Napster Wants Compulsory Web Music Licensing | Adweek
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Napster Wants Compulsory Web Music Licensing

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WASHINGTON -- Embattled music-trading service Napster Inc., with hundreds of its users and pop singers Alanis Morissette and Don Henley in attendance, Tuesday asked Congress to force publishers to offer their catalogs online.

There is a "failure in the marketplace," Hank Barry, Napster's interim chief executive, told the Senate Judiciary Committee. He said compulsory licenses would provide consumers more than the smattering of songs now available online and simultaneously assure that publishers and artists are compensated for their work.

"Congress has repeatedly used such licenses to advance public policy goals in the context of new and frequently inefficient marketplaces," Mr. Barry testified. "Compulsory licenses with clear payment structures have encouraged beneficial new technologies and responded effectively to particular market failures. Music on the radio works because of what is functionally a compulsory license."

Representatives for major music labels and Jack Valenti of the Motion Picture Association of America panned the idea. Hilary Rosen, who represents the music publishers' trade group, called the possibility of compulsory federal licenses a disaster for the music industry.

"Government price-fixing never works," Ms. Valenti told the committee.

Sen. Patrick Leahy of Vermont, the committee's senior Democrat, said there is some support in the House and Senate for compulsory online licensing. But Chairman Orrin Hatch (R., Utah) seemed cool to the idea, saying compulsory licenses might violate international treaties.

Sen. Hatch floated his own idea, however: Offer record labels tax incentives to encourage them to put their catalogs online.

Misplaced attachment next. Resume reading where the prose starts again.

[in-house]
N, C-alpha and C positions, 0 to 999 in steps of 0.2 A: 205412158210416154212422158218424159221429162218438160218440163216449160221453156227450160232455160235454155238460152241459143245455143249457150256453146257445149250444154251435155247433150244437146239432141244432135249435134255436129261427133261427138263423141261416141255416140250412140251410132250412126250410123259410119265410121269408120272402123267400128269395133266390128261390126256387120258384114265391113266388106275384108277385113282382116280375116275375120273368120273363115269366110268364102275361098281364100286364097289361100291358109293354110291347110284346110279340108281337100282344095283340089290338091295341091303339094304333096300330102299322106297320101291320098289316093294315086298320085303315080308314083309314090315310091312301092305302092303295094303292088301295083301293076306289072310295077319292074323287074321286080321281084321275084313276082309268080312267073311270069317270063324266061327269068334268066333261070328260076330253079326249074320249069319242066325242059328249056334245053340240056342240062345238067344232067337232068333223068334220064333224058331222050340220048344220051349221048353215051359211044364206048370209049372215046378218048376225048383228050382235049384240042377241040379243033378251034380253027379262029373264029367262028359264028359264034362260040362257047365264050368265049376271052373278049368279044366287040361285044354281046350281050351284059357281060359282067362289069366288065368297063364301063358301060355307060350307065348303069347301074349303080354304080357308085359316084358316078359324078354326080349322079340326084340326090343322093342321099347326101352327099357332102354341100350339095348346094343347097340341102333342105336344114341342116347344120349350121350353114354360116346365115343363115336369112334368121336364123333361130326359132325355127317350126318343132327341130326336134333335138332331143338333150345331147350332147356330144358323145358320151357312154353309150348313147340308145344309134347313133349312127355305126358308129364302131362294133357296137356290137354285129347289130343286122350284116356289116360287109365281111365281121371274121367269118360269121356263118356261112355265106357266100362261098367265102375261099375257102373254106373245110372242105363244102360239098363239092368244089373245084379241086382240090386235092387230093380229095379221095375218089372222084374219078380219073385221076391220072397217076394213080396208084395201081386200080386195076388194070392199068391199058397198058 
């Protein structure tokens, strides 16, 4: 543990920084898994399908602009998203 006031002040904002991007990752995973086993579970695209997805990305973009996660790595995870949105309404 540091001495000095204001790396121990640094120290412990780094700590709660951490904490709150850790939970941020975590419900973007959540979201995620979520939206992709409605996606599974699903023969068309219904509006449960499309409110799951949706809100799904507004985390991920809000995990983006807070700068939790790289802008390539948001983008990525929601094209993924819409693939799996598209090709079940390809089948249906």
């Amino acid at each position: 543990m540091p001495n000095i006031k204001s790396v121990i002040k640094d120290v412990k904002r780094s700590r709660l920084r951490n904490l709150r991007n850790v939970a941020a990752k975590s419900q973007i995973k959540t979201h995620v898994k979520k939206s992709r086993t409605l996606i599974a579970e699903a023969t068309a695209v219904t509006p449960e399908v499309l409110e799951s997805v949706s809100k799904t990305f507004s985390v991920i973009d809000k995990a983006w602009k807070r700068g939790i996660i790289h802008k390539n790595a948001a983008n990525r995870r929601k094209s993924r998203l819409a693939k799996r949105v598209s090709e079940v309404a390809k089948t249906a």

"We know we're going into a new age," Sen. Hatch said. But, he said, "It seems to me very slow in the making."

Mr. Henley and Ms. Morissette said artists' concerns have been ignored during the past year's legal battles between recording labels and Internet companies.

"As we sit here, there's a ping-pong game going over our heads about business models when we don't know how our rights are going to be protected," said Mr. Henley, co-founder of the Recording Artists Coalition.

Mr. Henley said artists want a "seat at the table" and worry specifically about getting compensation for online performances and making sure that the copyright "fair use" doctrine isn't expanded to let consumers trade music for free.

"There are a lot of excruciating details that need to be worked out in this new world," he said.

Ms. Morissette explained why more artists have not spoken up, even as they were overlooked in the music piracy debate.

"History has not been kind to artists who have candidly expressed points of view that differ with those of their record company," she said.

Executives from AOL Time Warner (AOL) and EMI Group, two of the five largest music companies, were on hand just days after announcing a deal to sell their music online. The service, called MusicNet, also involves Internet media company RealNetworks (RNWK) and German music publisher Bertelsmann AG, which has an investment in Napster.

"MusicNet will be offering this service to a range of distribution platforms, and all the music companies are not exclusive to MusicNet," AOL co-chief operating officer Richard Parsons said. "The agreement ushers in the era of secure, convenient, interactive mass music distribution that consumers demand and that we want to provide."

Napster's Mr. Barry told lawmakers his company is trying to comply with a court order to keep its users from trading copyrighted recordings, and EMI's president Ken Berry said that Napster may be able to use MusicNet once it stamps out piracy on its network.

Napster mobilized about 500 of its users to converge on the hearing and show support by wearing pro-Napster T-shirts. About 70 of the users, mostly teen-agers, were allowed inside.

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